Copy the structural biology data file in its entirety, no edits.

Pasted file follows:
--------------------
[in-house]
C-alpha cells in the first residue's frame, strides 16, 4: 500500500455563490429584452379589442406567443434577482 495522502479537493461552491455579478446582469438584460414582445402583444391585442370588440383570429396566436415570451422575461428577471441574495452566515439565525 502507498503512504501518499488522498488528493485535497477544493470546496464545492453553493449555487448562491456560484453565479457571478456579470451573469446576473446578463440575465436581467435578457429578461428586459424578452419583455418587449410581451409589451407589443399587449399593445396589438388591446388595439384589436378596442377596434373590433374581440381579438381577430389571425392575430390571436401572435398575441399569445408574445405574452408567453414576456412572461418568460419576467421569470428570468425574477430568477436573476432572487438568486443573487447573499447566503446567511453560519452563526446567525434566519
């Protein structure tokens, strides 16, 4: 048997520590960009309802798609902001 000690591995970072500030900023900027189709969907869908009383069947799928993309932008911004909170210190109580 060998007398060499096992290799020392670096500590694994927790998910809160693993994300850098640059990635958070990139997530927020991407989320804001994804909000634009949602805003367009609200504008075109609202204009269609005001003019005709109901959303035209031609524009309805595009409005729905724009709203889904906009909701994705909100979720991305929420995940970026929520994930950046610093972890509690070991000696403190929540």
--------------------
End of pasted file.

[in-house]
C-alpha cells in the first residue's frame, strides 16, 4: 500500500455563490429584452379589442406567443434577482 495522502479537493461552491455579478446582469438584460414582445402583444391585442370588440383570429396566436415570451422575461428577471441574495452566515439565525 502507498503512504501518499488522498488528493485535497477544493470546496464545492453553493449555487448562491456560484453565479457571478456579470451573469446576473446578463440575465436581467435578457429578461428586459424578452419583455418587449410581451409589451407589443399587449399593445396589438388591446388595439384589436378596442377596434373590433374581440381579438381577430389571425392575430390571436401572435398575441399569445408574445405574452408567453414576456412572461418568460419576467421569470428570468425574477430568477436573476432572487438568486443573487447573499447566503446567511453560519452563526446567525434566519
């Protein structure tokens, strides 16, 4: 048997520590960009309802798609902001 000690591995970072500030900023900027189709969907869908009383069947799928993309932008911004909170210190109580 060998007398060499096992290799020392670096500590694994927790998910809160693993994300850098640059990635958070990139997530927020991407989320804001994804909000634009949602805003367009609200504008075109609202204009269609005001003019005709109901959303035209031609524009309805595009409005729905724009709203889904906009909701994705909100979720991305929420995940970026929520994930950046610093972890509690070991000696403190929540």